• The frame member 25 is formed of the silicone resin as described above and is thus unlikely to be optically or thermally degraded. Thus, the thermally-conductive layer 3, feed conductor of positive electrode 21, and feed conductor of negative electrode 22, plated with silver (Ag) so as to form a front layer, can be restrained from changing colors. Hence, a decrease in the reflection efficiency of the thermally-conductive layer 3, feed conductor of positive electrode 21, and feed conductor of negative electrode 22 can be reduce.
  • An encapsulation member 26 is provided on the substrate 2 so as to be filled inside the frame member. The encapsulation member 26 is formed of a translucent synthetic resin, for example, a transparent silicone resin. The encapsulation member 26 encapsulates the thermally-conductive layer 3, the feed conductor of positive electrode 21 and the feed conductor of negative electrode 22, and the light emitting elements 4.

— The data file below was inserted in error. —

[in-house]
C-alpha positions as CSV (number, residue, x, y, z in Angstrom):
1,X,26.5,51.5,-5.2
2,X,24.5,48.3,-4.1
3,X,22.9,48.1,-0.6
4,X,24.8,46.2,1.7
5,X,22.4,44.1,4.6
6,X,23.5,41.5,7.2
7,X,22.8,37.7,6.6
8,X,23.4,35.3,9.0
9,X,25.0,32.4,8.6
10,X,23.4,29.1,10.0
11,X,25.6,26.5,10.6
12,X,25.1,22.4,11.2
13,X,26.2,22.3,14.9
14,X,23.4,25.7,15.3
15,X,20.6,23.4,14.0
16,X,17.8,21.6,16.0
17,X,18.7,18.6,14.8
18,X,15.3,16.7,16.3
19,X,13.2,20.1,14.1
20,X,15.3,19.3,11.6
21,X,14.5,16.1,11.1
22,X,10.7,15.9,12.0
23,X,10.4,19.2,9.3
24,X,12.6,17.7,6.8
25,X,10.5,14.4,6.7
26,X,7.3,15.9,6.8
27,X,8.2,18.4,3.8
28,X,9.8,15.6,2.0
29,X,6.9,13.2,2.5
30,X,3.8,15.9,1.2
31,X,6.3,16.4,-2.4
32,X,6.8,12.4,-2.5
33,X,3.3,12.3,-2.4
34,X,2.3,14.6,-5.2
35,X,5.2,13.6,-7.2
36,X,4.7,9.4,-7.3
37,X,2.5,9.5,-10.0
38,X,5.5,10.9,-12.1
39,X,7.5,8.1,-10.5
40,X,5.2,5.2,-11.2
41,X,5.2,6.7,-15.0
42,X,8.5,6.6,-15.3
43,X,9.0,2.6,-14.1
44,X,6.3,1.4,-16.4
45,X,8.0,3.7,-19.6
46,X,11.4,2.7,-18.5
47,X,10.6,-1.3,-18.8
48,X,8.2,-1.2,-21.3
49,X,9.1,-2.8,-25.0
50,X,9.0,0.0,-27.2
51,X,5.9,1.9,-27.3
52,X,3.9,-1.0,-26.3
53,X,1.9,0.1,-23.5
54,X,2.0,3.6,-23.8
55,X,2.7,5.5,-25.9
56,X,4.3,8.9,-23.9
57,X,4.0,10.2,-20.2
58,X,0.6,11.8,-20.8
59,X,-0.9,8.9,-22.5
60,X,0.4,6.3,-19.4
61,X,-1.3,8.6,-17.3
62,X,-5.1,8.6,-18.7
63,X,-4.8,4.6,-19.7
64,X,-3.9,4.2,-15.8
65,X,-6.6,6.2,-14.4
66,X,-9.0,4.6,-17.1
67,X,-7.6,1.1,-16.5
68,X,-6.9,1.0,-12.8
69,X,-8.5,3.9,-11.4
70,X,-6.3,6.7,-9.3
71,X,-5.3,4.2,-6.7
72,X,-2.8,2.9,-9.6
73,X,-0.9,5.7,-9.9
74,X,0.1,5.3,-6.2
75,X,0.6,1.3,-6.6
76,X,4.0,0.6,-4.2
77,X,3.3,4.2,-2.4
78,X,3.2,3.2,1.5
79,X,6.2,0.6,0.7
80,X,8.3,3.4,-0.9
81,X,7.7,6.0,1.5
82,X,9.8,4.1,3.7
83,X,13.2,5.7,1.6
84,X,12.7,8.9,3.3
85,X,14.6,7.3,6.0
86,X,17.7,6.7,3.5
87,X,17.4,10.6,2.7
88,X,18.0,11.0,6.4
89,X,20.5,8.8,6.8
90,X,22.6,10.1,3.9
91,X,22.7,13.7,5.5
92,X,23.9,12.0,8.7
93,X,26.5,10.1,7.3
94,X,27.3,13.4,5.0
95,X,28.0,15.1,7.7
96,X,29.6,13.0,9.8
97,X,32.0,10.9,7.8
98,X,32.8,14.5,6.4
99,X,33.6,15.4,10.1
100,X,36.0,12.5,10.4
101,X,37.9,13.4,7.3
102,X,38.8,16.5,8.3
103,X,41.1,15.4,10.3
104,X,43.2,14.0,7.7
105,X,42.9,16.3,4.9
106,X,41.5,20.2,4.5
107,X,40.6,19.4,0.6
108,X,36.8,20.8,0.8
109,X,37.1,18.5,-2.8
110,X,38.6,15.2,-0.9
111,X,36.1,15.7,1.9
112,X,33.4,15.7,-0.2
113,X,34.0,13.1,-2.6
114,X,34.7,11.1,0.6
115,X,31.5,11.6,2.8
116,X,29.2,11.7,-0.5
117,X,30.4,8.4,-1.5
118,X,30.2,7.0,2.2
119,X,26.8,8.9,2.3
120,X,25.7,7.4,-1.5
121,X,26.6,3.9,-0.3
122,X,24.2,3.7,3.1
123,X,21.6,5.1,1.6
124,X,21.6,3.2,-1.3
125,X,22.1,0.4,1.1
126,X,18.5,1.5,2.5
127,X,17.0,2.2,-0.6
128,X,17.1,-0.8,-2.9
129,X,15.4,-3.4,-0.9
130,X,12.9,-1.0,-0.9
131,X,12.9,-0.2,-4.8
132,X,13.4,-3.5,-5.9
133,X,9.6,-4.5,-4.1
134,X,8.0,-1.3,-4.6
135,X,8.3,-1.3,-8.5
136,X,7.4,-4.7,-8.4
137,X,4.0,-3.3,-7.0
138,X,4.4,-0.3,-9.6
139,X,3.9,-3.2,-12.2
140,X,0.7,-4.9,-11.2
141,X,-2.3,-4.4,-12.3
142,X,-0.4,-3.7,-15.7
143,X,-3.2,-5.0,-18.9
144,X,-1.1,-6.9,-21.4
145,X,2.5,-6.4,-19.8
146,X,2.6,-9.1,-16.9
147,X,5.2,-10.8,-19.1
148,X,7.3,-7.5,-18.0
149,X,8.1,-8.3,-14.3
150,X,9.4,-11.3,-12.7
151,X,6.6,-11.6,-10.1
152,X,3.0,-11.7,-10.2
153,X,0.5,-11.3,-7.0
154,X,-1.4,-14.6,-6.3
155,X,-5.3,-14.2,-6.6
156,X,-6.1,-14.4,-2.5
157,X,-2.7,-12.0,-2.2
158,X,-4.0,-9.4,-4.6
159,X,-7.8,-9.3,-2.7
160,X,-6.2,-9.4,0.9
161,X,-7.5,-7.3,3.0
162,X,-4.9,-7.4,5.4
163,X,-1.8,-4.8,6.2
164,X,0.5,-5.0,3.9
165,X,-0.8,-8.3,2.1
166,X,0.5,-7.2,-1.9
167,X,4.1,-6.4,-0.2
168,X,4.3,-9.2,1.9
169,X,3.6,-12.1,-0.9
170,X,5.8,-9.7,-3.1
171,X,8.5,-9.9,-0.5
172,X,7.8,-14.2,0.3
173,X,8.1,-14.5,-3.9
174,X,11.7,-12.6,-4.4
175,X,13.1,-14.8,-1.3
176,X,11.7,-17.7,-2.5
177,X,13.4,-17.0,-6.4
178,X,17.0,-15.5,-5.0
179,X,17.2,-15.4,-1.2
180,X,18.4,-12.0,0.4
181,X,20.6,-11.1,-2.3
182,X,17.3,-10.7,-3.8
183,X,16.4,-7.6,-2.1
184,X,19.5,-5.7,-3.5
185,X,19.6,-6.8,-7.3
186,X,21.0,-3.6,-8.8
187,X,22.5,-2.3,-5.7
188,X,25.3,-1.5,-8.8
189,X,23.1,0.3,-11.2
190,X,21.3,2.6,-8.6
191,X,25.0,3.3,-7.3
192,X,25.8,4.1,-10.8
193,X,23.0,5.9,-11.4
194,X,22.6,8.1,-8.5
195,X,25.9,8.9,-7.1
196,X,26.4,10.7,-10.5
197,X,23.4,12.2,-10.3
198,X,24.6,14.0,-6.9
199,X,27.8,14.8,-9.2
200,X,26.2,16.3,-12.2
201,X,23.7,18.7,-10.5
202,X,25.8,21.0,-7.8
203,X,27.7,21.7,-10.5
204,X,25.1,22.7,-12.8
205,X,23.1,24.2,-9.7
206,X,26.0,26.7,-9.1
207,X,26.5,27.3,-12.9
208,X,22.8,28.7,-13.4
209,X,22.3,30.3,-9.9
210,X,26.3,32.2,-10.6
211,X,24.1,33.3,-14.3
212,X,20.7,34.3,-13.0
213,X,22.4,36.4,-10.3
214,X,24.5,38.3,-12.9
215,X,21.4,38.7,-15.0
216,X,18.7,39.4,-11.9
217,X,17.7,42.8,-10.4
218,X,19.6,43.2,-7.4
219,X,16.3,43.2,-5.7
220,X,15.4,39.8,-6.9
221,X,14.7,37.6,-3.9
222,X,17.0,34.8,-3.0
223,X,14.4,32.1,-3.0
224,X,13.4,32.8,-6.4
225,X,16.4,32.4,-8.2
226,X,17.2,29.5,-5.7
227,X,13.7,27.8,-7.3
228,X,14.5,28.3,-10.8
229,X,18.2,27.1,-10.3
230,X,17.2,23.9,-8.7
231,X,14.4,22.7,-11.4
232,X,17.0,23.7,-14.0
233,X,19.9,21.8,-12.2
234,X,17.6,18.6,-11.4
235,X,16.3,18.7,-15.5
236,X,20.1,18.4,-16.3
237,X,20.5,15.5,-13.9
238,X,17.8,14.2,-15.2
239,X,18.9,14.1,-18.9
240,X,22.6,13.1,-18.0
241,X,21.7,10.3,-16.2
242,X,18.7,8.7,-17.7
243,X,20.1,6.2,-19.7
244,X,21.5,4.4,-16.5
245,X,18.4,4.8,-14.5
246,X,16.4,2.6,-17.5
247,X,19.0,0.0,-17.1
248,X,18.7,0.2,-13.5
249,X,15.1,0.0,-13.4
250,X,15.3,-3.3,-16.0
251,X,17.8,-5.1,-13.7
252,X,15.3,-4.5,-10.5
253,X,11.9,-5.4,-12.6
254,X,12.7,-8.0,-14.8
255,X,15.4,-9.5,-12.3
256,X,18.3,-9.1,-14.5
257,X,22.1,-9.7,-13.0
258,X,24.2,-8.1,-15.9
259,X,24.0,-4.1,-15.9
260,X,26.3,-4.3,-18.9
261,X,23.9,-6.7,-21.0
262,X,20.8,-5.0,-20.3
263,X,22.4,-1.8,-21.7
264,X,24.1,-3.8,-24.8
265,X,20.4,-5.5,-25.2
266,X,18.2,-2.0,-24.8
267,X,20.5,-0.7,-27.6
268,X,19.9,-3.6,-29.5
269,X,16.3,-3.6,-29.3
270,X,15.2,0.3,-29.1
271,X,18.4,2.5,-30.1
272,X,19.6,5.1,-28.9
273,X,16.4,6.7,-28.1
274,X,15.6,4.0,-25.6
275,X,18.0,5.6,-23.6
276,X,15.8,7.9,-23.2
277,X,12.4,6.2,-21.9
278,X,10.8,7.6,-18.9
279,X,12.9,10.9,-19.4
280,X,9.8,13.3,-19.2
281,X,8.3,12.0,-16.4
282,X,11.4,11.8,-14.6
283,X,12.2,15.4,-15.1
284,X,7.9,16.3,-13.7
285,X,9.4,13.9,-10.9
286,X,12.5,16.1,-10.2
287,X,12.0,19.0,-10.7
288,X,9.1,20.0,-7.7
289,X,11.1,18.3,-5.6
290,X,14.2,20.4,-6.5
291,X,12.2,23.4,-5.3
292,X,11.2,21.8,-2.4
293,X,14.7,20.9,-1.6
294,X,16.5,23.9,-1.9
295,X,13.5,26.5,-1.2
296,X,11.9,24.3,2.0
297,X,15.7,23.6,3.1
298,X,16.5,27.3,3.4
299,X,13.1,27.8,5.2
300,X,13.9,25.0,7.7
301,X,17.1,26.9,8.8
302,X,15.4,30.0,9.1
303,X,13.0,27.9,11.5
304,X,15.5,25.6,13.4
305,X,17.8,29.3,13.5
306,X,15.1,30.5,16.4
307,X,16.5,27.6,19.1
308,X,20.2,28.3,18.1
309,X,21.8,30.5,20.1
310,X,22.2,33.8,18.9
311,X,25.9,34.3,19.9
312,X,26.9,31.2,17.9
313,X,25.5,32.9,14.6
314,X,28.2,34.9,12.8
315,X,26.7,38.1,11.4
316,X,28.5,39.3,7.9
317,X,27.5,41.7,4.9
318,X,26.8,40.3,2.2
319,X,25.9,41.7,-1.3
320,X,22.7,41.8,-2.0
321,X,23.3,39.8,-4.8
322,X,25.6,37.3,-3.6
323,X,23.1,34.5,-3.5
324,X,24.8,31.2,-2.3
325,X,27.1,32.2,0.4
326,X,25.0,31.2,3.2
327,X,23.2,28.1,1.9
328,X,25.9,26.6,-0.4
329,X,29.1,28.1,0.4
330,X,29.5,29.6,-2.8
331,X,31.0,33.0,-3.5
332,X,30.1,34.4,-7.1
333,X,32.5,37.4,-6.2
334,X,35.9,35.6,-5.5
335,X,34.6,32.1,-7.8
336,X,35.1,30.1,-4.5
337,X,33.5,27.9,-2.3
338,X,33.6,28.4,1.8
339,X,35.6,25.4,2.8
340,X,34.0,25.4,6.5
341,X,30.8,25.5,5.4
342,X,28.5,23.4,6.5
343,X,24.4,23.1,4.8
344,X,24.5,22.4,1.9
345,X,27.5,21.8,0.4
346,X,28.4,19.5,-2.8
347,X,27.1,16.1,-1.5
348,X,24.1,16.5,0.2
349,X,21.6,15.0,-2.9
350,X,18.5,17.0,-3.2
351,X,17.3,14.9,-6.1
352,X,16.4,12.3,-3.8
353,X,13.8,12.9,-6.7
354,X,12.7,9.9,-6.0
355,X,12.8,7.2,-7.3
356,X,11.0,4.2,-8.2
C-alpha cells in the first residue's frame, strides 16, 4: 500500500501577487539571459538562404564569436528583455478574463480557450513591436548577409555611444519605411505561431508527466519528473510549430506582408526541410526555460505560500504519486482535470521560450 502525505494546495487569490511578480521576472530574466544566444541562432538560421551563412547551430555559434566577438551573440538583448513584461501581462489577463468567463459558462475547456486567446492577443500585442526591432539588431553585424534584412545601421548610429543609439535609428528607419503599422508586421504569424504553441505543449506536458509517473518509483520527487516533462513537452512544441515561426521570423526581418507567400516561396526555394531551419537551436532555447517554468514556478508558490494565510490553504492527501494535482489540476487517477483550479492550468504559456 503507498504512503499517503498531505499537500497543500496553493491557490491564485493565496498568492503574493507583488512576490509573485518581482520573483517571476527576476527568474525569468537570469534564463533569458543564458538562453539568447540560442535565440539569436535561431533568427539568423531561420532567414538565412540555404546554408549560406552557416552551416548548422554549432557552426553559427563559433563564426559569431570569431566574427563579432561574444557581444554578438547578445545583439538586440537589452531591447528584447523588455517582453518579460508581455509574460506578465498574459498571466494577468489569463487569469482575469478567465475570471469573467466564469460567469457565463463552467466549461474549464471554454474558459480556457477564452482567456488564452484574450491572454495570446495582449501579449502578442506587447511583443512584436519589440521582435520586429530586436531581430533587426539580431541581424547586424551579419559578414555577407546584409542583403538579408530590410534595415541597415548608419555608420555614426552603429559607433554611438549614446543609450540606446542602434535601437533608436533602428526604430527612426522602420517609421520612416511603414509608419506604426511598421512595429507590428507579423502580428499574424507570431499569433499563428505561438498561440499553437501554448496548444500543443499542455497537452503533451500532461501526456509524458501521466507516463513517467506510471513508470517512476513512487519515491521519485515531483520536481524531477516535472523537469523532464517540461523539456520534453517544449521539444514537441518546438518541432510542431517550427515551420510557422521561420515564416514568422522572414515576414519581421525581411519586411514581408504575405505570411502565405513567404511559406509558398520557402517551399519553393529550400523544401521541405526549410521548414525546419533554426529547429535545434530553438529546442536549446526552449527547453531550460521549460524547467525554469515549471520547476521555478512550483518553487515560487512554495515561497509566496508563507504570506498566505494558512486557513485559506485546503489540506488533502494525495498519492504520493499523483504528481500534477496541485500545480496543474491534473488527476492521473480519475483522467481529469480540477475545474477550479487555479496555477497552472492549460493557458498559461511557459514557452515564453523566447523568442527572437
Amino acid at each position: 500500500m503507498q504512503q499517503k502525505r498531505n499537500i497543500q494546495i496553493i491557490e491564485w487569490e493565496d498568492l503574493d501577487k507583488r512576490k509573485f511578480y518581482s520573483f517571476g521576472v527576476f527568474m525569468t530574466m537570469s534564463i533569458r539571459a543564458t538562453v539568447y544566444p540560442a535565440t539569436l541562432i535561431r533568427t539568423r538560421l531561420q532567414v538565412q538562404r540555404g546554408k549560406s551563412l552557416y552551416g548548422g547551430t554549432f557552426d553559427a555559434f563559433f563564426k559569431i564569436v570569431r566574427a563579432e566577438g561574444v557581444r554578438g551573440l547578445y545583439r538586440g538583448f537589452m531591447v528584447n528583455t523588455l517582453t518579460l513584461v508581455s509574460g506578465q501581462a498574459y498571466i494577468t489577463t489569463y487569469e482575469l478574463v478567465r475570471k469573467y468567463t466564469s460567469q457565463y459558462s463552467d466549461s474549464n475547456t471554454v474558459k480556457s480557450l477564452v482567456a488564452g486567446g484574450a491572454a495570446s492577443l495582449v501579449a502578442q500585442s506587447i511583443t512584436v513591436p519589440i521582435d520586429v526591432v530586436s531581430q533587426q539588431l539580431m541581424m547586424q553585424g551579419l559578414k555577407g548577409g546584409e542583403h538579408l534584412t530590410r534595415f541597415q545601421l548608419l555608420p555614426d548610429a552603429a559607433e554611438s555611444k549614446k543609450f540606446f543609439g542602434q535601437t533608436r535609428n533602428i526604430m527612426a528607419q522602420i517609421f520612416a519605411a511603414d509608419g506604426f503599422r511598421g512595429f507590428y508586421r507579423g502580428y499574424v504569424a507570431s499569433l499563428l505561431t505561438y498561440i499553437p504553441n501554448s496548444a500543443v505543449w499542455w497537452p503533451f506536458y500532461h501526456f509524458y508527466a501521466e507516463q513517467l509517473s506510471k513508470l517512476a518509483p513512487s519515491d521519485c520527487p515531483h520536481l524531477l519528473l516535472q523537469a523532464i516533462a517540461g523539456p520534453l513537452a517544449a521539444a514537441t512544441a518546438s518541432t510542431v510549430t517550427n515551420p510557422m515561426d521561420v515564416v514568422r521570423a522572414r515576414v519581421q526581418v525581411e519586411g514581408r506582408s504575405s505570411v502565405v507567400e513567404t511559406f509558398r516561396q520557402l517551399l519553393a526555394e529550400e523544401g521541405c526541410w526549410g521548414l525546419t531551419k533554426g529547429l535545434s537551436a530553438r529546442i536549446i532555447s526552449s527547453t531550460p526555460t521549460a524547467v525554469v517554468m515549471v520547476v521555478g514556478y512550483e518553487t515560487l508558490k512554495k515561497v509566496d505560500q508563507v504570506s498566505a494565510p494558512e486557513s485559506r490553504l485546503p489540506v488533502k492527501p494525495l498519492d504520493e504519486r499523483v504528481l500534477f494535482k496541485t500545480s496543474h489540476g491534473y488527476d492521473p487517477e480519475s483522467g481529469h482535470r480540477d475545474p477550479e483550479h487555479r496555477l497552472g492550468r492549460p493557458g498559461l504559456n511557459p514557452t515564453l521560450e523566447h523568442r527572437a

• Furthermore, the encapsulation member 26 contains an appropriate amount of phosphor. The phosphor is excited by light emitted by the light emitting elements 4 to radiate light in a color different from that of light emitted by the light emitting elements 4. In the present embodiment, in which the light emitting elements 4 emit blue light, a yellow-emitting phosphor emitting yellow light that is complementary with the blue light is used to allow white light to be emitted. The encapsulation member 26 is formed by casting predetermined amount of material into the frame member 25 and then heating and curing the material.